When really large amounts of money are involved, as in the case of Apple v. Samsung, it makes sense to fight in court. Apple came out with an innovation that was guaranteed to be imitated by other people who just hadn’t seen the possibilities before. One possibility I see is that once they had seen the iPhone, it’s not that Samsung didn’t want to innovate, but rather that they were blinded by Apple’s design. They simply couldn’t imagine anything else that was equally cool that was not remarkably similar, and so that is what they produced. This is a manifestation of the Knock-Off Effect, and now consumers can get really great smartphones without buying into Apple. The courts decided Samsung walked too close to the line, and the success of those products in question was based on how close to the line they were walking. Hopefully as a result of Apple’s win, companies will try and walk further from that line and we’ll see more product diversity which will benefit the consumers by giving them more variety in their purchase of smartphones. Meanwhile, while Apple is snagging an extra billion dollars from an already old design and dealing a blow to a major competitor, don’t think it is not already moving on to the next innovation.
The truth is, knock-offs happen every day to every innovation. Most Inventors can only watch the value of their IP decline as the knock-offs emerge. But that is the reality of the world we live in (the same world which allows almost anyone to play in the inventing game, so don’t get too bitter). So keep inventing and let someone else pick up the crumbs. Just remember that with the Knock-Off Effect, speed is your best friend. Speed to innovation, speed to market and speed to general awareness in the public eye.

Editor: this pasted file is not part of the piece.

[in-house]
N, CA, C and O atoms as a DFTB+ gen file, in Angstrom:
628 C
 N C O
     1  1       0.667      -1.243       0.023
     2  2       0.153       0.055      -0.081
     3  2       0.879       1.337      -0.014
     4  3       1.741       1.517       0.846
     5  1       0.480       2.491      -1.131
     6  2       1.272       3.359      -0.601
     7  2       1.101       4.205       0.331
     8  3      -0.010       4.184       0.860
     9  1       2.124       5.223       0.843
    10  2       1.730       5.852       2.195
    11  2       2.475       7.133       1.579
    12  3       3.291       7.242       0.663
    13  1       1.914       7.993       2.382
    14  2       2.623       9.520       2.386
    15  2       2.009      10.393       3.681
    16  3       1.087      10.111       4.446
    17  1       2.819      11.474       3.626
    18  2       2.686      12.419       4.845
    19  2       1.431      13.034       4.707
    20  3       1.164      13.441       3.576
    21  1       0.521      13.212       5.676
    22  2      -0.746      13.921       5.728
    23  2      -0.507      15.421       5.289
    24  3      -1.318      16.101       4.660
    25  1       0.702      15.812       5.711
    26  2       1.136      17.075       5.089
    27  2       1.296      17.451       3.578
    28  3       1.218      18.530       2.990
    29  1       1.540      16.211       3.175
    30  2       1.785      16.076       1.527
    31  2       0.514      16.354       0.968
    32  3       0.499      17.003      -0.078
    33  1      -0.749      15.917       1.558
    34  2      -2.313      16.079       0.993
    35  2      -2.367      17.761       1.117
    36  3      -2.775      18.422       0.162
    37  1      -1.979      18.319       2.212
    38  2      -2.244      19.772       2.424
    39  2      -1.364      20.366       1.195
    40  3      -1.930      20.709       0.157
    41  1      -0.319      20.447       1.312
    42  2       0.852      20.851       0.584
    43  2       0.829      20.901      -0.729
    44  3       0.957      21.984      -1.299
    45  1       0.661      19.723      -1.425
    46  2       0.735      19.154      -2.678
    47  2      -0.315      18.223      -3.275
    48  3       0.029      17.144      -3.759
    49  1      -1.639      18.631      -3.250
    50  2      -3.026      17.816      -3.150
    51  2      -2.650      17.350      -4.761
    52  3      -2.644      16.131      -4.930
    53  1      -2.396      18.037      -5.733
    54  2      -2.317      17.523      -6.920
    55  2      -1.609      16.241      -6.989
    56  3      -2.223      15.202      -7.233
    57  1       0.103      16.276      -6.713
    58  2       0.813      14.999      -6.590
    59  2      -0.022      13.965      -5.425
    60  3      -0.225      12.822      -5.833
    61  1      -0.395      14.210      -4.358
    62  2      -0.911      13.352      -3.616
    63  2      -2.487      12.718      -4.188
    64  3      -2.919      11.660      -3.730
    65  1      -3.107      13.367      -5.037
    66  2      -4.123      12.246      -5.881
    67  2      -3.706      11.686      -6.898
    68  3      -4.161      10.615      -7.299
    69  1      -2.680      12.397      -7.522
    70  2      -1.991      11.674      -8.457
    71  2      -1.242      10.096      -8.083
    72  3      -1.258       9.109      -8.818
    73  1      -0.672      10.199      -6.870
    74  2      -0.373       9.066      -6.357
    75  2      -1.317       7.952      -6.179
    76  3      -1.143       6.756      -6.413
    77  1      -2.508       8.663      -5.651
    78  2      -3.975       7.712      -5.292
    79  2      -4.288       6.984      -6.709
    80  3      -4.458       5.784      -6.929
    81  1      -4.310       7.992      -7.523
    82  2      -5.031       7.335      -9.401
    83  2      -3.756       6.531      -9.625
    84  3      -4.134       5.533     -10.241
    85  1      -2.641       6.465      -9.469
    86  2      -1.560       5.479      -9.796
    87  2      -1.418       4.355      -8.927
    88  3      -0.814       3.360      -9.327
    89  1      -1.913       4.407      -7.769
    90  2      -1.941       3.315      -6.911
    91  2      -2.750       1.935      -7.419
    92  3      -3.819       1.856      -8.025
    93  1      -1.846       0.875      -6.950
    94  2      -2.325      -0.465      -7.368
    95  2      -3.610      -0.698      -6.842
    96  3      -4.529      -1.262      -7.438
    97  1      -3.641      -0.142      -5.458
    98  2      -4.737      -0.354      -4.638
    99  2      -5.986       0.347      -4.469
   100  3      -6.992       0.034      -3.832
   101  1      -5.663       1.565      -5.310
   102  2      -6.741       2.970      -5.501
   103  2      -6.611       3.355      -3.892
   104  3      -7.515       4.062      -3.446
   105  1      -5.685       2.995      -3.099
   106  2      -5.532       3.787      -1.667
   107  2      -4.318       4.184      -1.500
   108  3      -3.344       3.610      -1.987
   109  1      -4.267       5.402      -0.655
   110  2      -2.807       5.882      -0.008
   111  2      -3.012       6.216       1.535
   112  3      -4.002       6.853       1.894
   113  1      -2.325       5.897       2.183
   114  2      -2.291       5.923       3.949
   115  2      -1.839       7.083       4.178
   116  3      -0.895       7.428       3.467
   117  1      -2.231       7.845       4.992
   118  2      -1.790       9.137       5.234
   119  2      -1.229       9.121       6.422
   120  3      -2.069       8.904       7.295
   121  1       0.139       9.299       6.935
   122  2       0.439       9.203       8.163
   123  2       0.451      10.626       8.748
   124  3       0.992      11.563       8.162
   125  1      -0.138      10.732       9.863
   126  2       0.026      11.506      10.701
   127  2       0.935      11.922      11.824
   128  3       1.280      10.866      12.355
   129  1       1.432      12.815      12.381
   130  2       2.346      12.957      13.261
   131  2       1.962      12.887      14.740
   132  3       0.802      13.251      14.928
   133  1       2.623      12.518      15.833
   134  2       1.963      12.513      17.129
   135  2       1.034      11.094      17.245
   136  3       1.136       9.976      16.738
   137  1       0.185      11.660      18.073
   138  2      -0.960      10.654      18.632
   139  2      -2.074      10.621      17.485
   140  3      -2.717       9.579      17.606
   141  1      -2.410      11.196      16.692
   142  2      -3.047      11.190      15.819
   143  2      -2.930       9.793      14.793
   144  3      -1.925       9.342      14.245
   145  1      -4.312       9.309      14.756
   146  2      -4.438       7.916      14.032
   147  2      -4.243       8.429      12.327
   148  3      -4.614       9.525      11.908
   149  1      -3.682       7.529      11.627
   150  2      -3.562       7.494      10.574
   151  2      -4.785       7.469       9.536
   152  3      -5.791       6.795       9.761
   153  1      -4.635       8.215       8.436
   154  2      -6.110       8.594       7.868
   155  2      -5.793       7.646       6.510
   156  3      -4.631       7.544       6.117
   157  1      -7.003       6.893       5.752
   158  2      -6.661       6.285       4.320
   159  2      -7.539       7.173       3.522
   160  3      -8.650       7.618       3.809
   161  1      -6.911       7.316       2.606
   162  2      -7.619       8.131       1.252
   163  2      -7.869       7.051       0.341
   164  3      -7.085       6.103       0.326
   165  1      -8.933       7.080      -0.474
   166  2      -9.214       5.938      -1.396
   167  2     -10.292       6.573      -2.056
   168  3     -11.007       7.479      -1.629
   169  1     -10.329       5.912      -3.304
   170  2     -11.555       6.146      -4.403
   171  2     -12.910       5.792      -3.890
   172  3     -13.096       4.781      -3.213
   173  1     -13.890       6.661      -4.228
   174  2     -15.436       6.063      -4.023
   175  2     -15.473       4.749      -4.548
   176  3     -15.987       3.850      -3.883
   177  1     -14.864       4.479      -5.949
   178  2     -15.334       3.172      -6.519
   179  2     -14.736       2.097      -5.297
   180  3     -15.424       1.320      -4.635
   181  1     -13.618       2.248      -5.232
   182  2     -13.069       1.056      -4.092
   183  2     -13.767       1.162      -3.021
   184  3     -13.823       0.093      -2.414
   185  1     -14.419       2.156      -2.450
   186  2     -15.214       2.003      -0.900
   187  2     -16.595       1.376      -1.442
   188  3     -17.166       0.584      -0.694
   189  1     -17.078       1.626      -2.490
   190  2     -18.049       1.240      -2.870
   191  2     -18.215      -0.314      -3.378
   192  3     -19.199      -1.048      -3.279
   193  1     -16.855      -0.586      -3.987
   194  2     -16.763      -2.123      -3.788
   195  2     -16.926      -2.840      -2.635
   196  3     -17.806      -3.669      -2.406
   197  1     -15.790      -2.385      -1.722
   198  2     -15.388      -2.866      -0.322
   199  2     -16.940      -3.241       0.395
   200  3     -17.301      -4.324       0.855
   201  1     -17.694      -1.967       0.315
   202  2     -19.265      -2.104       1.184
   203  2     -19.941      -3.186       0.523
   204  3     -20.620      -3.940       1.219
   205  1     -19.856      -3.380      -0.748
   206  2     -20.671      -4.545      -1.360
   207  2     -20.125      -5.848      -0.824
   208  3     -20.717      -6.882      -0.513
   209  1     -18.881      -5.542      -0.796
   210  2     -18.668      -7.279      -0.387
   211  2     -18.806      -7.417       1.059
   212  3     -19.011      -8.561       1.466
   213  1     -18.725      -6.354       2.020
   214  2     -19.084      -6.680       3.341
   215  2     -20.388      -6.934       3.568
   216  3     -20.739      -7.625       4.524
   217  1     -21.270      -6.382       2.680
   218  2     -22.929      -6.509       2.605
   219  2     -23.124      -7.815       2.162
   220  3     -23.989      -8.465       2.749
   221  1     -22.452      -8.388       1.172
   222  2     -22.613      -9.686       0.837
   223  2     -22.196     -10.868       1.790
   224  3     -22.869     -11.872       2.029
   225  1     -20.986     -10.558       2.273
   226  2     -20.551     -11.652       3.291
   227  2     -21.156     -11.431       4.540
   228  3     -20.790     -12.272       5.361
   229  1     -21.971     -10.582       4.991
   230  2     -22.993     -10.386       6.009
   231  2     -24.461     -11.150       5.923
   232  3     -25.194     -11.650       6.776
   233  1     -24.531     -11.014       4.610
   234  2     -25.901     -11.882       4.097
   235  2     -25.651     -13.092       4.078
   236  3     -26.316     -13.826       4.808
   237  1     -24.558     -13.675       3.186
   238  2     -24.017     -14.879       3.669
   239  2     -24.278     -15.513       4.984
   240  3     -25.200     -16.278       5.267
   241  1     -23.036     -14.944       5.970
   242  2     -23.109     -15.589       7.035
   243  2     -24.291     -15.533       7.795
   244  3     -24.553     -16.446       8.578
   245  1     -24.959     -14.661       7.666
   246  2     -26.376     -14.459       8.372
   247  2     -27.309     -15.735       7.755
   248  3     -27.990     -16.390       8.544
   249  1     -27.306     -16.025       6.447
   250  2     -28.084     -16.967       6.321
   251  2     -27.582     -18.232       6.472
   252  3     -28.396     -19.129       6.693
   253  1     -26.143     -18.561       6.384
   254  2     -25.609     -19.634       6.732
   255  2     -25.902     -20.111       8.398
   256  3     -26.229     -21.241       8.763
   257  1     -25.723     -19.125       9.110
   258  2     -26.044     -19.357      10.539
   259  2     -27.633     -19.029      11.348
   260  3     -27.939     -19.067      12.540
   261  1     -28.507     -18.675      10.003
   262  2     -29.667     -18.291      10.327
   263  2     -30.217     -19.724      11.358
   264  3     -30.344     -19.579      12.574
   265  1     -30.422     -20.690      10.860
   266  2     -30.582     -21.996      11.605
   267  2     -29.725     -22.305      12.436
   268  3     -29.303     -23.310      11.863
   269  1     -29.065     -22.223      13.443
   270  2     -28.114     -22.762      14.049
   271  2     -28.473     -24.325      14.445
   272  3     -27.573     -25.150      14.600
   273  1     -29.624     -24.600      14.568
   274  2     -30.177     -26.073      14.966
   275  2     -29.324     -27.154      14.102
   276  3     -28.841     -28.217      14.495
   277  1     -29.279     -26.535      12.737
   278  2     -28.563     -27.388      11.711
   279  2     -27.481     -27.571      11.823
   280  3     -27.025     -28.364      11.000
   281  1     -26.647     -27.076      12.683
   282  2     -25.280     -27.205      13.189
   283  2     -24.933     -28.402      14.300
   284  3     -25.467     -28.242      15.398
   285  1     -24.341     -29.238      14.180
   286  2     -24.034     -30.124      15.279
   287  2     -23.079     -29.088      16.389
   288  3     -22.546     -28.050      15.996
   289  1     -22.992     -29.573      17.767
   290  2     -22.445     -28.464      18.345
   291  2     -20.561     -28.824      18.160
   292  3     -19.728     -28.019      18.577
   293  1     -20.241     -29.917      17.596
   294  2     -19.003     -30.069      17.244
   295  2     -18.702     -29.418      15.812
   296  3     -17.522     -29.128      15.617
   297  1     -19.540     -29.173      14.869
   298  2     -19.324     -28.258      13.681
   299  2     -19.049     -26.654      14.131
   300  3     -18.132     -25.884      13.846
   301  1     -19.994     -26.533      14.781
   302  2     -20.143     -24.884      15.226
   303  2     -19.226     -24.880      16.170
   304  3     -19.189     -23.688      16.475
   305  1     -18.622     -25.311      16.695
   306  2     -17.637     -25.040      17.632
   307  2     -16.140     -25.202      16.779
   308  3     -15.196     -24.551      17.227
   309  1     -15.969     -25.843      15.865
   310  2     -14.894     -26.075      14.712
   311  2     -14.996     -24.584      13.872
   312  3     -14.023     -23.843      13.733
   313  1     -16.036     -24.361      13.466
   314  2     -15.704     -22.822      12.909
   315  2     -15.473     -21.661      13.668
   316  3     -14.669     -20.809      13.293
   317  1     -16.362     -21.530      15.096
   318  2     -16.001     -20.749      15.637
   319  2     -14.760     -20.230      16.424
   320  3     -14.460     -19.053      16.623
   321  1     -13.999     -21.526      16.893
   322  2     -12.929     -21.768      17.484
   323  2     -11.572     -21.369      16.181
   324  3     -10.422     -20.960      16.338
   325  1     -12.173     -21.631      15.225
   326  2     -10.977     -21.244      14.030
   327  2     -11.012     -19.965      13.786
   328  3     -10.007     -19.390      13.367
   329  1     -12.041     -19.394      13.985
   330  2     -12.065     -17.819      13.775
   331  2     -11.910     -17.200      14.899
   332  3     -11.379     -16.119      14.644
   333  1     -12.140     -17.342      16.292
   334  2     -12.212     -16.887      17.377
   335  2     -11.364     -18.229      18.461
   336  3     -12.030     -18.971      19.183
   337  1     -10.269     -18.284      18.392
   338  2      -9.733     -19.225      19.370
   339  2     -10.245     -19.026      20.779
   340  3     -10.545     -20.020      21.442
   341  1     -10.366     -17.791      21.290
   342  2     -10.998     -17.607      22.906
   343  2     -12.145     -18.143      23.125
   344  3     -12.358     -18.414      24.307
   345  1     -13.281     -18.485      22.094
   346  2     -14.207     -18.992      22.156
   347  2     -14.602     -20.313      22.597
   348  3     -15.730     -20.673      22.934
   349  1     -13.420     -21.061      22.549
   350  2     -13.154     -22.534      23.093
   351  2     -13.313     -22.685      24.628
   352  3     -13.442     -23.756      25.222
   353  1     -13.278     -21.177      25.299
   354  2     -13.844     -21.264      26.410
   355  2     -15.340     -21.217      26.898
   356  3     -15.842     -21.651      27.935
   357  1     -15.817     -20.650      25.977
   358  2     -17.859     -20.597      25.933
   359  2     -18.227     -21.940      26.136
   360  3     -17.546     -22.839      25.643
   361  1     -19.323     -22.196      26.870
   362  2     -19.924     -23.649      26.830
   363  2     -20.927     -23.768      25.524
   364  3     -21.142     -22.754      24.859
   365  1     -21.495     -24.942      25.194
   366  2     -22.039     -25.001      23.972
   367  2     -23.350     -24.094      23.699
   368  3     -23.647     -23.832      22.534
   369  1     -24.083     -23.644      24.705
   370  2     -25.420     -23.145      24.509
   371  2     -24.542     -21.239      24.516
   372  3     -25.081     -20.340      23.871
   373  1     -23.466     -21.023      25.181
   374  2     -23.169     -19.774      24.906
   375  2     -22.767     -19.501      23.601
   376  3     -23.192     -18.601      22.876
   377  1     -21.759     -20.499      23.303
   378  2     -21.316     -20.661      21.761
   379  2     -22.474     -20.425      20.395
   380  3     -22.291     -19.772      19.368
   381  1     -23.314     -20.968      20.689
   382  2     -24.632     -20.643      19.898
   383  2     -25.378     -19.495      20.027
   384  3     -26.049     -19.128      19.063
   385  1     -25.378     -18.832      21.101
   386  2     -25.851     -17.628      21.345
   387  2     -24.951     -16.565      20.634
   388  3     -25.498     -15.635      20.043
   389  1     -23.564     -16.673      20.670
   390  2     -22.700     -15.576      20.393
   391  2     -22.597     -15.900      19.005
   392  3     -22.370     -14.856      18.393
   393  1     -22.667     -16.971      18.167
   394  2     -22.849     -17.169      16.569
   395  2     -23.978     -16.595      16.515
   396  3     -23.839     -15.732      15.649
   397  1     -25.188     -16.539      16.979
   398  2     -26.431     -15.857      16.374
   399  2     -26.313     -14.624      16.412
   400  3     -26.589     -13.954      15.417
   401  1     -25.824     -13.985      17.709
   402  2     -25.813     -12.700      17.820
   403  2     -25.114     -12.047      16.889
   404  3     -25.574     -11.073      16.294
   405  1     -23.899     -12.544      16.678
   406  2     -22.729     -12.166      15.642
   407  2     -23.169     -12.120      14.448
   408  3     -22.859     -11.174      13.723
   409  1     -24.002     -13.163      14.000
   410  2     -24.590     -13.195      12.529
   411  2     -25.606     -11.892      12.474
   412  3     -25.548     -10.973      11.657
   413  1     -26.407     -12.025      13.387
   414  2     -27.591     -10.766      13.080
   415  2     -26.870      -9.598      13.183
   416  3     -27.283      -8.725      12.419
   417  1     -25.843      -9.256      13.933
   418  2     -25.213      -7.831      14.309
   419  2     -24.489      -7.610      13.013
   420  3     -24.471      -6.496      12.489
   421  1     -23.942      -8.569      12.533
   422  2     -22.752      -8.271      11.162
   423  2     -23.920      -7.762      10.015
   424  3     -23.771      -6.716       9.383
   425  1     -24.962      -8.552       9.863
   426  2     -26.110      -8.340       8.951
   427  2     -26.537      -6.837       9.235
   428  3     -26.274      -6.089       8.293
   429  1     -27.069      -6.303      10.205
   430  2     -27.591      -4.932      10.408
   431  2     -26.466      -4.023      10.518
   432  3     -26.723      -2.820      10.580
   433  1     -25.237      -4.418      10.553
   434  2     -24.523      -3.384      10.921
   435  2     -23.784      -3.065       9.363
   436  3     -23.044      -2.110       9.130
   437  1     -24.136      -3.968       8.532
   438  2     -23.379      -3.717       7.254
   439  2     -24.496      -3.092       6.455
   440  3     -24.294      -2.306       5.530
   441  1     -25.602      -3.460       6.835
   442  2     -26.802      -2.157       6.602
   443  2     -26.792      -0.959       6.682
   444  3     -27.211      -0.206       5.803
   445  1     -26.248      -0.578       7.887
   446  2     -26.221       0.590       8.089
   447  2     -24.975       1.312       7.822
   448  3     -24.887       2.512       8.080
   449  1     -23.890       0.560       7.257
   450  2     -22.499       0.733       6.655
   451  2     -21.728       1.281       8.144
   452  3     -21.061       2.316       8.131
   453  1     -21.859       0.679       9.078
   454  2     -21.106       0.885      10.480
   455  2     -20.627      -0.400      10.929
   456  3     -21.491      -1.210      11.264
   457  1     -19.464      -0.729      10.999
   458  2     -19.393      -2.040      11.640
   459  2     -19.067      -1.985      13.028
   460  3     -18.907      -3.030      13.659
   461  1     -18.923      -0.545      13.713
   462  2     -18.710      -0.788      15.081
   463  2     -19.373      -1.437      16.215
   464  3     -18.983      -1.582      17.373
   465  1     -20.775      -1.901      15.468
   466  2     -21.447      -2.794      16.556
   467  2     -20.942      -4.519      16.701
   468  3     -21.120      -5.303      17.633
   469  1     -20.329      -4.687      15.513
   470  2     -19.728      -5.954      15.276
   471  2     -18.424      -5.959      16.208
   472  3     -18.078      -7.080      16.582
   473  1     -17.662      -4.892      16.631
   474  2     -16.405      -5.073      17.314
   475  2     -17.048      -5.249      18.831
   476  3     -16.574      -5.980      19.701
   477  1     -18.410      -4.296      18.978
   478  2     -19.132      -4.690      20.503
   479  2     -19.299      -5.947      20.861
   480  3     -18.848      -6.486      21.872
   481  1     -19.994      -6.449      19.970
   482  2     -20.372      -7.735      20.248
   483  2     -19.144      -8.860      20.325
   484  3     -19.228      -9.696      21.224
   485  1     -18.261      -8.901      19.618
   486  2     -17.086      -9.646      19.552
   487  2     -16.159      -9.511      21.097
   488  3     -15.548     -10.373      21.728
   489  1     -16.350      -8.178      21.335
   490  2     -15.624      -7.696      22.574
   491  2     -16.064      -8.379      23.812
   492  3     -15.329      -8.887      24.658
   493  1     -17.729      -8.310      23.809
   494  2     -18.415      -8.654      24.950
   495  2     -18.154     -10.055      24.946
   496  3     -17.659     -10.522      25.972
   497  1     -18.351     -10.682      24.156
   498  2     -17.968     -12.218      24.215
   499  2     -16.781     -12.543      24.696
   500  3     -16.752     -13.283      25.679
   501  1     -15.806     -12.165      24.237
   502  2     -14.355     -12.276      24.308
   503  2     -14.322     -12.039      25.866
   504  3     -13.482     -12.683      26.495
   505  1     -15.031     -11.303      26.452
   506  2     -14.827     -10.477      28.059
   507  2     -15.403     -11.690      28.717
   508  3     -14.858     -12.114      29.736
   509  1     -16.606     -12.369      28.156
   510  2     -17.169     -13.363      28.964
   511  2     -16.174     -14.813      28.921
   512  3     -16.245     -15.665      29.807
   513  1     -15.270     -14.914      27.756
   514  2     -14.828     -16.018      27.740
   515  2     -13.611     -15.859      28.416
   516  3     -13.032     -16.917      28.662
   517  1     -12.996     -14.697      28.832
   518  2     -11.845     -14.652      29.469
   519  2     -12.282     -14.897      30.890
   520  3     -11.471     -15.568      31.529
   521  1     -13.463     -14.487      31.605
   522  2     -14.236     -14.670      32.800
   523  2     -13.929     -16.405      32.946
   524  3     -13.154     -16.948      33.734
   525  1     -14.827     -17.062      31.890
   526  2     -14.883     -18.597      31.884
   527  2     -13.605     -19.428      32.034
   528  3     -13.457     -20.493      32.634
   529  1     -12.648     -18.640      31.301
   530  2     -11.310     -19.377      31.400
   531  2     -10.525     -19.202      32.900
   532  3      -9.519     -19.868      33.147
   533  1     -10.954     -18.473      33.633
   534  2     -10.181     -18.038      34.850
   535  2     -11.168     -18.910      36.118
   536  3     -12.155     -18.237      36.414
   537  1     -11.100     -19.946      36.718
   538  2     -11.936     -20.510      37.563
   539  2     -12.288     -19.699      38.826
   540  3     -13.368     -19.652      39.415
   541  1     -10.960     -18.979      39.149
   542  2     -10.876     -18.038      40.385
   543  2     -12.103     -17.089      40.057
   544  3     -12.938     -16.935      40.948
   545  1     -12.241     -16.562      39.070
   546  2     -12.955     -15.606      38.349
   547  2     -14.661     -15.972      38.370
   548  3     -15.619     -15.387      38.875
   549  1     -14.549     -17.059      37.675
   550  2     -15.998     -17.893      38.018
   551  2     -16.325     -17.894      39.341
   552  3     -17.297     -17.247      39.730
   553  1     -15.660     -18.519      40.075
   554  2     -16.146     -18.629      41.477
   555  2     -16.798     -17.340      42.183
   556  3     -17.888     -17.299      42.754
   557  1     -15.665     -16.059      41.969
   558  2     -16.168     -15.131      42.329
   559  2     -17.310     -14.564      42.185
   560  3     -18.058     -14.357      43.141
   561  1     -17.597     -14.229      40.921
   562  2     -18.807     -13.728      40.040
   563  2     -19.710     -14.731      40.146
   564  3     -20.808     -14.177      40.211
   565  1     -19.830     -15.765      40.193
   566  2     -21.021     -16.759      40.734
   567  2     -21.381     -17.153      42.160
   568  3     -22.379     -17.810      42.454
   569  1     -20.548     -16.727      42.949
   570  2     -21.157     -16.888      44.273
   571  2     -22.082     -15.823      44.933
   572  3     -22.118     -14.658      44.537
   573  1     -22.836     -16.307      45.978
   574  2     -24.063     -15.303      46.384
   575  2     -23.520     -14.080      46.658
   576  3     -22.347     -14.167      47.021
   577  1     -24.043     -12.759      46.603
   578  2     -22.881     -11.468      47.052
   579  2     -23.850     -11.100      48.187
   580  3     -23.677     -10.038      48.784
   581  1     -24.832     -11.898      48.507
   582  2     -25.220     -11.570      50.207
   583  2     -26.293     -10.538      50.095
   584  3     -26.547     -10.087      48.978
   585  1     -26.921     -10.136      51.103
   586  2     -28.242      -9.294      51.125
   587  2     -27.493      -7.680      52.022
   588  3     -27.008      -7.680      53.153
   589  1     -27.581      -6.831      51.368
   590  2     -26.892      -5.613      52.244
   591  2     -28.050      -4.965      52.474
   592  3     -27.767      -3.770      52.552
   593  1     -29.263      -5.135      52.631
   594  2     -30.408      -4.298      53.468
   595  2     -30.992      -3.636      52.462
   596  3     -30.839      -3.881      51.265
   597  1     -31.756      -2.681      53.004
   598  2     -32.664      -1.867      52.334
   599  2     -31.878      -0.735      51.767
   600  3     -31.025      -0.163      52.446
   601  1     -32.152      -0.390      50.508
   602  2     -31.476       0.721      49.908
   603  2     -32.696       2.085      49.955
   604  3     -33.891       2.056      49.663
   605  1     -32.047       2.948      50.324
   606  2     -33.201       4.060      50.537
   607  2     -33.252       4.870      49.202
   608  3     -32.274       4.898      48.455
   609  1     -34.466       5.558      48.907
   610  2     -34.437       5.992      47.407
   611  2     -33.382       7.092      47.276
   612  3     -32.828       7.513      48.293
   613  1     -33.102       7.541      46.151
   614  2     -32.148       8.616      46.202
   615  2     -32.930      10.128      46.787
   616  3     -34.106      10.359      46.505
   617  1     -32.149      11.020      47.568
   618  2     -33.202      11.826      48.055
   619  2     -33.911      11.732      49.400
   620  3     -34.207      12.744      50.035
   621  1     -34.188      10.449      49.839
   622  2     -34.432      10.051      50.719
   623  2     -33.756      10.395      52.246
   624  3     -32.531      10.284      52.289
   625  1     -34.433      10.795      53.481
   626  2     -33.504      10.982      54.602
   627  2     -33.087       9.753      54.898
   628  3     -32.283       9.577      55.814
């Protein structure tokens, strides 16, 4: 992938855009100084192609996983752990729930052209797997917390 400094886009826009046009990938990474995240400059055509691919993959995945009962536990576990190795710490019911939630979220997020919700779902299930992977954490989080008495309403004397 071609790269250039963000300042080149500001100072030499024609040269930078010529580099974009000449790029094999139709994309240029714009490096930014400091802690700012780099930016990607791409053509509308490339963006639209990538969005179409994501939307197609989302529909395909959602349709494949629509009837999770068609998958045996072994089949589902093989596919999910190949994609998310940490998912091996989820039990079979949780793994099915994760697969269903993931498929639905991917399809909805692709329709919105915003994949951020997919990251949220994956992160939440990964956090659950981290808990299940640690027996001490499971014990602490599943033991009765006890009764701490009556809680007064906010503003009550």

Take for example the pizza cutter: someone first comes out with the wheel blade and stick handle model and that becomes the standard for a long time and a whole bunch of people copy it.
Then Zyliss comes out with the idea that the handle doesn’t have to be a stick, which opens up the mind to non-stick-and-wheel pizza cutters.
Zyliss is selling their pizza cutters and then Alibaba Factory X sees this, and they are already making pizza cutters, so they can replicate the new design easily.
Now Zyliss has to decide to whether or not to pursue a patent lawsuit based the value of their intellectual property and the cost of the legal battle. The knock-offs are on shelves regardless of a lawsuit putting price pressure on your products, this is good for the consumer because now they are getting better prices due to the competition.
Now someone, Trident Design (my company), creates a new innovative pizza cutter, the Pitzo, which improves upon every design advancement made to date. Now we will inevitably go back into the cycle again.
Knock-offs help drive the prices down for the consumer, forcing innovation. It’s all part of the innovation ecosystem. Even though it’s frustrating for the inventors to be copied, they’re innovators by nature, so they are in the best position to respond to it and stay one step ahead. That market pressure is what continues to drive more and more value to the end-users. Today you can buy a pizza cutter that is very effective thanks to the designs that were created due to market pressures brought on by knock-offs in the Cycle of Innovation.